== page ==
If another article on emotional intelligence drew your attention here, chances are you already know of its importance and are looking for some tips to give you an edge.

Yes, high emotional intelligence has been found to be one of the most desired qualities for personal and professional development. And yes, people exhibiting high emotional intelligence (EQ) make the workplace better. For example:

  • Teamwork improves
  • Customer service improves
  • Change is embraced
  • Feedback is welcomed
  • Tough situations are handled better
  • People connect and support one another better
  • Deadlines and work objectives are seamlessly carried out
  • People are more self-motivated

But to be a true believer, a shift is required that starts with fully valuing your own human development. This requires courageously pursuing change and evolving through choice and positive intent.

The process is not easy. It requires deep self-reflection into who you are--your triggers, fears, and what makes you tick. But it is ultimately rewarding.

Eleven questions to assess your emotional intelligence.

To begin the process of assessing and growing your emotional intelligence, ask yourself:

  1. Are you usually aware of your feelings and why you feel that way?
  2. Are you aware of your strengths, as well as your limitations and blind spots?
  3. Do you recognize when your behaviors or actions affect others?
  4. Are you able to manage your distressing emotions well and bounce back quickly from stressful situations?
  5. Can you adapt smoothly to change?
  6. Are you able to manage your emotions--calm yourself down when you feel anxious or upset?
  7. Are you able to listen without jumping to judgment?
  8. Are you able to focus on the big picture and main priorities? Do you know the steps it takes to get there?
  9. Are you able to detect the feelings of others around you and understand their way of seeing things?
  10. Can you freely admit to making a mistake?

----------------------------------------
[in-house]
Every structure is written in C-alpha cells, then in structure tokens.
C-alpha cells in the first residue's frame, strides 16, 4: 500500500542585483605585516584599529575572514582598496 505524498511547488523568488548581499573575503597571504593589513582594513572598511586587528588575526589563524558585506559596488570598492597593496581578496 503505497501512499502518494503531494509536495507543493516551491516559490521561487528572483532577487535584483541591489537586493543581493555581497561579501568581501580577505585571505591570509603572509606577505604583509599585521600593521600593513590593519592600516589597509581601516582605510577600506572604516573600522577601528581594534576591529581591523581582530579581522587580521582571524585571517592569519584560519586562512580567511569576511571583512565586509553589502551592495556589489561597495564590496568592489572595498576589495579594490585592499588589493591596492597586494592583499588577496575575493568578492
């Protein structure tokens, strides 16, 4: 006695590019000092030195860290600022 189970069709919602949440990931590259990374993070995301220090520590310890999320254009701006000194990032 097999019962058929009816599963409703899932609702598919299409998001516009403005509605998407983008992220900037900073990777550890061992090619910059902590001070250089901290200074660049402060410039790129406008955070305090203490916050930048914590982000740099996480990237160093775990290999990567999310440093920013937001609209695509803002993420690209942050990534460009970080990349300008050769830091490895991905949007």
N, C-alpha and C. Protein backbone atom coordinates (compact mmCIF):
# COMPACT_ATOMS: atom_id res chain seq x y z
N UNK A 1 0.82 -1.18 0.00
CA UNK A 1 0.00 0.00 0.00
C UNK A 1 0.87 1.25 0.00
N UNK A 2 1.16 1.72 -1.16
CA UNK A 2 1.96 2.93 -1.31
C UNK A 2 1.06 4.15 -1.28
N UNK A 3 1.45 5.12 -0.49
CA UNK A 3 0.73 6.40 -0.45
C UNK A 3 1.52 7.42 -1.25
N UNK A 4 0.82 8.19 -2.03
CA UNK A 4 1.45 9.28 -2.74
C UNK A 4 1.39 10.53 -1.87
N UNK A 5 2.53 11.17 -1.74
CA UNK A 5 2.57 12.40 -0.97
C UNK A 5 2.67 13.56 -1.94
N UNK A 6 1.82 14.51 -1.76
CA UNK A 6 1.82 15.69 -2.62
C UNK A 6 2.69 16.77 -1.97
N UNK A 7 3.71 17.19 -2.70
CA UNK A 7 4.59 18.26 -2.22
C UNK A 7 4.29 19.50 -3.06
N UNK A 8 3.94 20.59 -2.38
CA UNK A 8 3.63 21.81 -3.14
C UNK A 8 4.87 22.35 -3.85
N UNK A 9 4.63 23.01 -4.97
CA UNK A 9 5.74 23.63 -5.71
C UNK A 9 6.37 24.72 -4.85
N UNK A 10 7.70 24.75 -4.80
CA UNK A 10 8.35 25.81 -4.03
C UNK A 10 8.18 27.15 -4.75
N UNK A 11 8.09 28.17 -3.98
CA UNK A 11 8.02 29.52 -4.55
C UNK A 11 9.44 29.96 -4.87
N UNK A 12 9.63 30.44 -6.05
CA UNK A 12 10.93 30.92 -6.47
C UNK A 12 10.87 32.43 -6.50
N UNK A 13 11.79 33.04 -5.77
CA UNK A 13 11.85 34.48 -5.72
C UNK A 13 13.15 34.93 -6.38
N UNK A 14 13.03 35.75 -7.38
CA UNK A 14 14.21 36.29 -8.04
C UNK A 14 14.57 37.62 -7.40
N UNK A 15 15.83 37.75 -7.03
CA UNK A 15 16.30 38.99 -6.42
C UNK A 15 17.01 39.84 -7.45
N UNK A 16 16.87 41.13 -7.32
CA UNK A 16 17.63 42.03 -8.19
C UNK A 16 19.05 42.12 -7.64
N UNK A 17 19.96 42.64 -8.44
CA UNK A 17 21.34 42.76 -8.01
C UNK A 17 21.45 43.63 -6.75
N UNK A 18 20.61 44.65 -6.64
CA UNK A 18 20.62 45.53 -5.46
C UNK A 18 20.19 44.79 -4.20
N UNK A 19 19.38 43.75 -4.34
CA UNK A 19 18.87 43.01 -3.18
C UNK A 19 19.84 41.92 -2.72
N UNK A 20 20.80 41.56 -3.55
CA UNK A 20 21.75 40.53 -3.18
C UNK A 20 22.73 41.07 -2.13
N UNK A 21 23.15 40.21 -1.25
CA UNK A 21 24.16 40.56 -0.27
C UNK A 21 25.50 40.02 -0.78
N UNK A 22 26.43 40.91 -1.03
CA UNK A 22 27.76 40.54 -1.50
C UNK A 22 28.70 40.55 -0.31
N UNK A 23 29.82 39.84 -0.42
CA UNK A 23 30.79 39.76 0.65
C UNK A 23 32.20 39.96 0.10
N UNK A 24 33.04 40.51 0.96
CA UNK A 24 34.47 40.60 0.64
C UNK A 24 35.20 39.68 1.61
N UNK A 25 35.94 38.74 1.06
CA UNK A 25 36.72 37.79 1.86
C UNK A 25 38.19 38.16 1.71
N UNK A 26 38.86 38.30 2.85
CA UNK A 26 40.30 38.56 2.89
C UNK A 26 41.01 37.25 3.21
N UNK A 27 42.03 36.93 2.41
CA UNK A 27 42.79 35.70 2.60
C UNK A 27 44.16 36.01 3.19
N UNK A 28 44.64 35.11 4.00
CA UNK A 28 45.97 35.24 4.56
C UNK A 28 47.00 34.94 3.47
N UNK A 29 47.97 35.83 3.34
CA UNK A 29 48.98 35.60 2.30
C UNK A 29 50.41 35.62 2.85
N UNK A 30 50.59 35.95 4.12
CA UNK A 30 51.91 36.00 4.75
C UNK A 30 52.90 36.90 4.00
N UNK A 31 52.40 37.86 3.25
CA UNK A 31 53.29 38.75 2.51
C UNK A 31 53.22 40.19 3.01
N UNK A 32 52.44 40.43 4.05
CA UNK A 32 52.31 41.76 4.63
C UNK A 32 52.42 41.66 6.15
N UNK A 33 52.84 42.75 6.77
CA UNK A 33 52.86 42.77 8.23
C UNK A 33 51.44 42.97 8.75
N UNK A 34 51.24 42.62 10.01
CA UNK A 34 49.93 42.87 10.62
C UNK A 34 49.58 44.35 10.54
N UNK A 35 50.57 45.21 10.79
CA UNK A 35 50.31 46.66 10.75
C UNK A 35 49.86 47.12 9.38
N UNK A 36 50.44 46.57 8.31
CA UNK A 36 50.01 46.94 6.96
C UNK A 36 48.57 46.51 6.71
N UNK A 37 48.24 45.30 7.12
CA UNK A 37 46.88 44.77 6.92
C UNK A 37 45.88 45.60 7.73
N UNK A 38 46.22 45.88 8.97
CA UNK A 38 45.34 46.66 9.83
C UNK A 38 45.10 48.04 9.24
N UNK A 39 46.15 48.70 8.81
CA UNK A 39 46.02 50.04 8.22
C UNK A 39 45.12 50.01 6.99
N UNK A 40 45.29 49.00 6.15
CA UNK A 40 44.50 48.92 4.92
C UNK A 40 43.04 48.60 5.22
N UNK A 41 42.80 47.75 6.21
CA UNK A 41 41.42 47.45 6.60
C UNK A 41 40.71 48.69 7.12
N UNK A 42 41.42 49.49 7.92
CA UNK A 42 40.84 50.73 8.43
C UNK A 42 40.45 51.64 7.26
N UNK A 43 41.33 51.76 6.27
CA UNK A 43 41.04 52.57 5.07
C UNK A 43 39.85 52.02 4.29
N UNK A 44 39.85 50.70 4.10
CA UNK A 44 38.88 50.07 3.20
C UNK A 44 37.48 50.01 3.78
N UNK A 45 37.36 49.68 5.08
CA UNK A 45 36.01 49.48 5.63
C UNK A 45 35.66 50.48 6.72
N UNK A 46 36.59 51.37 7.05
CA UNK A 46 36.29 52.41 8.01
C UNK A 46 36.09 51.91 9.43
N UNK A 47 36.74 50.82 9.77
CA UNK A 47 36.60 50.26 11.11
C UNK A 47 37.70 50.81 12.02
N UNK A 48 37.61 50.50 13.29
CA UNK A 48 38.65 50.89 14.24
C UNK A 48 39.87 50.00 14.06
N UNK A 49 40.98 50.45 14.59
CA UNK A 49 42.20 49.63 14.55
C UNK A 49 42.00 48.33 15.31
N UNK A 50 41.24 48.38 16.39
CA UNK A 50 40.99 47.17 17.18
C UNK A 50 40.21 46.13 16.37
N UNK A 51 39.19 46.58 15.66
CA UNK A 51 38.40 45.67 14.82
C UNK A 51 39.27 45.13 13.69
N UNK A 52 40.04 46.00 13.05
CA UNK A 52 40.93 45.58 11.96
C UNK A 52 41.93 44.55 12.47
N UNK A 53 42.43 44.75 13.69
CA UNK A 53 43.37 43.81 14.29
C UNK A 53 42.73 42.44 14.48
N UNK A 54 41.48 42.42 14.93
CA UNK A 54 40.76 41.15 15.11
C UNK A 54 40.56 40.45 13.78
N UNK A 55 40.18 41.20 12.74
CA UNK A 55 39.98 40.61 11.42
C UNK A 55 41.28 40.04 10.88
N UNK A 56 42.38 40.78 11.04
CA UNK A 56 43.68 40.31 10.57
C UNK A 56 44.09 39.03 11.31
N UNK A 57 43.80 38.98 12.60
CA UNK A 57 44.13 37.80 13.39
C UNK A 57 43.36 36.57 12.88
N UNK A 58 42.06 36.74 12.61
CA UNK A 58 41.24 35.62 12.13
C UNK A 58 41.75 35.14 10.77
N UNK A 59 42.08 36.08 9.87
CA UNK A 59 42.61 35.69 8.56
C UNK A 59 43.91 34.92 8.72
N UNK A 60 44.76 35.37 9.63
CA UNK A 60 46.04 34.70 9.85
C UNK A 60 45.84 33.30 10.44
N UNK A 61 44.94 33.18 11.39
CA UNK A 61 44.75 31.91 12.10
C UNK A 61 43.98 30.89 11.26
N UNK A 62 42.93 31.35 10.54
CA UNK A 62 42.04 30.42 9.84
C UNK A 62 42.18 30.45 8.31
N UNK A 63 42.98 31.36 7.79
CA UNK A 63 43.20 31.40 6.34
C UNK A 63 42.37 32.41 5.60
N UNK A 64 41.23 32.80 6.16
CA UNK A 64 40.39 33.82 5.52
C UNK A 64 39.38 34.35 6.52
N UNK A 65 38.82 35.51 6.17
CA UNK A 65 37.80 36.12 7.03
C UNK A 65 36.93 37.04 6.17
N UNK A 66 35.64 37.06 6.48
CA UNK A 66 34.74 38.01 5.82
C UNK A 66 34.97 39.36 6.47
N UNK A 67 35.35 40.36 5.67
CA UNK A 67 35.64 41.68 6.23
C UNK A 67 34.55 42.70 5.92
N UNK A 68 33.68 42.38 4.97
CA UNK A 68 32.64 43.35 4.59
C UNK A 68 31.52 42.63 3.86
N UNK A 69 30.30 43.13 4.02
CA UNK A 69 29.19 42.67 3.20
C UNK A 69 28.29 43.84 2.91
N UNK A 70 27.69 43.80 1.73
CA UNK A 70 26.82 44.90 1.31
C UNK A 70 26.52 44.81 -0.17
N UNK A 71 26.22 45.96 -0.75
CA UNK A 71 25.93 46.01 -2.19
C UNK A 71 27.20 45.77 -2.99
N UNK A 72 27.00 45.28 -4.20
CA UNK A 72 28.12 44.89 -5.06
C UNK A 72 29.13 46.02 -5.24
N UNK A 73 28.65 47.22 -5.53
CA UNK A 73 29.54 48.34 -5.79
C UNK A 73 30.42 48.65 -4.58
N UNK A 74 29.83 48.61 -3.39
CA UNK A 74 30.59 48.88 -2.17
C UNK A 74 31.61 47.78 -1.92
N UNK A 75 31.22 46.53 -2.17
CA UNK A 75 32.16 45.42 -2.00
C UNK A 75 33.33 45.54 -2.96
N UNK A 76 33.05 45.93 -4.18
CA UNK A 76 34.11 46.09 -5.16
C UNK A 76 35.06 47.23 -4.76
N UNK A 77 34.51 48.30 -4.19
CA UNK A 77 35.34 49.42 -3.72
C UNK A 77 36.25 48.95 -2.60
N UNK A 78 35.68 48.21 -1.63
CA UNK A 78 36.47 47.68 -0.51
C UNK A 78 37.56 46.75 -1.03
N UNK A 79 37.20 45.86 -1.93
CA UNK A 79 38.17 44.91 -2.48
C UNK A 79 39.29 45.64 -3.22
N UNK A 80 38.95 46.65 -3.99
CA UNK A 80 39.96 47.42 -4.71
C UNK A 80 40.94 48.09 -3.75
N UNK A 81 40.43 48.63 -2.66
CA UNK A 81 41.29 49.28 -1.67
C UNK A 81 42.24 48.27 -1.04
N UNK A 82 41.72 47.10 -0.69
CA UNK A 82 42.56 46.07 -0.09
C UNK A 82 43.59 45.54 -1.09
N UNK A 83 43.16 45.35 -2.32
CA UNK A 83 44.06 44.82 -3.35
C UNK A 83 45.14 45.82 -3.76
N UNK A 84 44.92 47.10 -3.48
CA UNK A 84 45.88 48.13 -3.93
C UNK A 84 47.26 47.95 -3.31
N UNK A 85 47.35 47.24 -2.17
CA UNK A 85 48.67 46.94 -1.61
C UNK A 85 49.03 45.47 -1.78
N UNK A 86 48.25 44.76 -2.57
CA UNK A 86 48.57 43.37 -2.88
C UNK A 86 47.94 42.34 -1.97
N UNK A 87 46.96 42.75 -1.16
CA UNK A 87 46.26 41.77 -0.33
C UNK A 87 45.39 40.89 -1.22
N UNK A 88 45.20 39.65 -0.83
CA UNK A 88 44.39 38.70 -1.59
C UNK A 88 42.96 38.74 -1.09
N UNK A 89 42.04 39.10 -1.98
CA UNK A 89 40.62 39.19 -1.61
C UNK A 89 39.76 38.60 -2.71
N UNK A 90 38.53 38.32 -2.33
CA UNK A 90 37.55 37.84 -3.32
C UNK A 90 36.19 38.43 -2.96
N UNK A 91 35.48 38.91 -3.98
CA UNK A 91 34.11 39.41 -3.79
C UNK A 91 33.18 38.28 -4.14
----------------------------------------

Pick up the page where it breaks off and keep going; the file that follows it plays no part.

11. Are you keen on negotiating agreements that benefit both you and others in order to settle conflicts?

Hiring for emotional intelligence.

Taking it a step further, organizations looking for an edge in hiring performers with high emotional intelligence should take note of a recent report called "Emotional Intelligence at Work," published by OfficeTeam, a leading staffing company.

The findings came from a survey of over 600 HR managers and 800 office workers, further adding proof that high emotional intelligence (EQ) is critically important in work settings where professionals interact with a wide range of people.

Thirty percent of HR managers in this study said they feel like most employers don't put enough emphasis on EQ during the hiring process.

Sample questions to ask job candidates.

If you're in a management or an HR role, and you'd like to evaluate whether your potential hires have the EQ you need for top performance, ask the following interview questions:

  • Tell me about a workplace conflict you were involved in, either with your peers or someone else in the company. How did you manage that conflict, and were you able to resolve it?
  • Describe the most challenging supervisor you've ever worked with. What was the most difficult thing about that relationship from your perspective, and how did you manage it?
  • What would a previous boss say is the area that you need to work on most? Have you taken steps to improve in this area, and if so, what have you tried to change?
  • Tell me about a day when everything went wrong. How did you handle it?
  • What type of working environment brings out your best performance? Your worst?
  • If business priorities change, describe how you would help your team understand and carry out the shifted goals.

Pay attention to the language applicants use to describe their goals and accomplishments, as it often holds clues to their level of emotional intelligence. For example, if an applicant talks about a failure, does the comment suggest an awareness of some personal responsibility for the episode, or does he or she simply blame others?

When it comes to handling criticism, is the person able to acknowledge shortcomings and keep things in perspective rather than becoming defensive and making excuses?

What about body language? Does it indicate they're listening attentively -- or are they distracted?

As organizations focus more on hiring and growing employees with high EQ, the long-term results will be better team members, better leaders, and better performance.